JPEX cryptocurrency exchange named in 83 complaints to Hong Kong police, with cases involving virtual assets worth HK$34 million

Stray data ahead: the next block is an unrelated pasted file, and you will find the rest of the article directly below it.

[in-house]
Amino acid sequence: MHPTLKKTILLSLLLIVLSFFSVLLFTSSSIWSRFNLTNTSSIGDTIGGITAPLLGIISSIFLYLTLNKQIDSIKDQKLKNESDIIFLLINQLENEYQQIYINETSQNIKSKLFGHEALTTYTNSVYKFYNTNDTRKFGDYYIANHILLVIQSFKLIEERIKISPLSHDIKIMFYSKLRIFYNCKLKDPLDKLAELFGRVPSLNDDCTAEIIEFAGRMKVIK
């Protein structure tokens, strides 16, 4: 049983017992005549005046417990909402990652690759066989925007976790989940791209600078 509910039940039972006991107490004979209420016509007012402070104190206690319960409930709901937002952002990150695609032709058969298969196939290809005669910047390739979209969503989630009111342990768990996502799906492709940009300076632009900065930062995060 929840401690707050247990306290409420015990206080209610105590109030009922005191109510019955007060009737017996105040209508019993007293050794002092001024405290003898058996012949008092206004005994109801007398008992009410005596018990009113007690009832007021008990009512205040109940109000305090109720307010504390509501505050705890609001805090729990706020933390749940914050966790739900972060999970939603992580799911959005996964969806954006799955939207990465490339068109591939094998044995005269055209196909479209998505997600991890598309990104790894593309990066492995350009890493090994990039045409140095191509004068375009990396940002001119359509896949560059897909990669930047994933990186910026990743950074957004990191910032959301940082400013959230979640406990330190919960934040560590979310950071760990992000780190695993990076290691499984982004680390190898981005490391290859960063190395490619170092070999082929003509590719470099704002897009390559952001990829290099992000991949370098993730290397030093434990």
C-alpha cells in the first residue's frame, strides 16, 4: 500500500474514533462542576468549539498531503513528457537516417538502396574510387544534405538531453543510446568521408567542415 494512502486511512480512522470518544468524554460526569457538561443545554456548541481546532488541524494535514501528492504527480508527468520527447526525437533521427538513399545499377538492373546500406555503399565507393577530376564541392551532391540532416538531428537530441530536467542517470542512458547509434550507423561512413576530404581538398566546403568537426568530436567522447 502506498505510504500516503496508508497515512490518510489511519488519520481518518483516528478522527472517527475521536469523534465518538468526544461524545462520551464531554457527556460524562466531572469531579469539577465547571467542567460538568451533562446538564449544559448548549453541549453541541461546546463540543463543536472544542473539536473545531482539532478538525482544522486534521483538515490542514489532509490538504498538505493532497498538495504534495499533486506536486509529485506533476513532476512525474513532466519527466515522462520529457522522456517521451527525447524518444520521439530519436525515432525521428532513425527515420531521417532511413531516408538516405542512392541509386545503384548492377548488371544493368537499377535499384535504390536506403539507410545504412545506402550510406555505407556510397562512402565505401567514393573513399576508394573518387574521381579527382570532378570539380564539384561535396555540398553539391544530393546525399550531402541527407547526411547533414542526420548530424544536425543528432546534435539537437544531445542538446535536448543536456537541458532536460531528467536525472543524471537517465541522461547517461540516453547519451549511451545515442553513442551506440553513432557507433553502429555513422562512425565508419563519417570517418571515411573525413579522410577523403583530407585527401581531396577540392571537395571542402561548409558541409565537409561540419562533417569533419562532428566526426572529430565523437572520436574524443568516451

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Hong Kong police have received at least 83 complaints involving the JPEX cryptocurrency exchange and virtual assets worth about HK$34 million (US$4.3 million) after the city’s securities regulator called out the unregulated firm for dubious tactics. Commissioner of Police Raymond Siu Chak-yee on Saturday also said the Hong Kong Securities and Futures Commission (SFC) had filed a police report two days ago, adding the case was under investigation by the force’s commercial crime bureau. He said the force had received 83 complaints as of 3pm on Friday and appealed for other victims to contact police’s dedicated 24-hour hotline at 28605012 or report their case online. On Wednesday, the commission issued a warning to potential investors that JPEX had not filed any licence applications, calling for the public to be wary of any opportunities that seemed “too good to be true”. The watchdog also said the trading platform had made false claims that it had obtained licences from overseas regulators, as well as offering high returns on savings products. JPEX also relied on misleading statements made by social media influencers “who are often paid promoters”, the commission added. The securities regulator has included two JPEX-affiliated companies on its alert list since July last year, indicating the platform was seeking Hong Kong investors without a proper licence. Crypto exchange JPEX is misleading investors, Hong Kong’s SFC says Some users of the exchange have also reported issues when withdrawing virtual assets from their online accounts in the days after the regulator issued the warning. One user posted a screenshot in a Telegram group for JPEX-related complaints that showed a request to withdraw 1,000 Tether tokens, or USDT, on Saturday afternoon had only yielded 25, with the rest withheld as a “processing fee”. One Tether token is worth about US$1. The group’s administrator asked to only be identified by his username, @CryptoTraderL, claiming past threats of harassment, and told the Post on Saturday the chat had received about 200 “serious” complaints involving more than US$10 million in virtual assets. “But I believe it’s only the tip of the iceberg because, according to blockchain transaction records, JPEX has more than 30,000 users involving more than US$300 million,” he said. Hong Kong’s crypto adoption ranking drops one spot in Chainalysis report The group administrator accused the platform of selling tokens to a growing number of users despite having a limited pool of USDT and said unfamiliar investors could be vulnerable to the buzz generated by social media influencers. The cryptocurrency exchange established a presence in Hong Kong more than two years ago and ran aggressive promotion campaigns that included adverts at MTR stations in Central, Mong Kok, Tsim Sha Tsui and Causeway Bay. JPEX also ran a promotion drive in Taiwan earlier this year, roping in entertainer Nine Chen as a spokesman and publicising its decision to lease an office building in downtown Taipei. Chen has since told local media that his contract with JPEX ended in late July. The identities and locations of JPEX’s owners remain unclear due to the company’s opaque corporate set-up.

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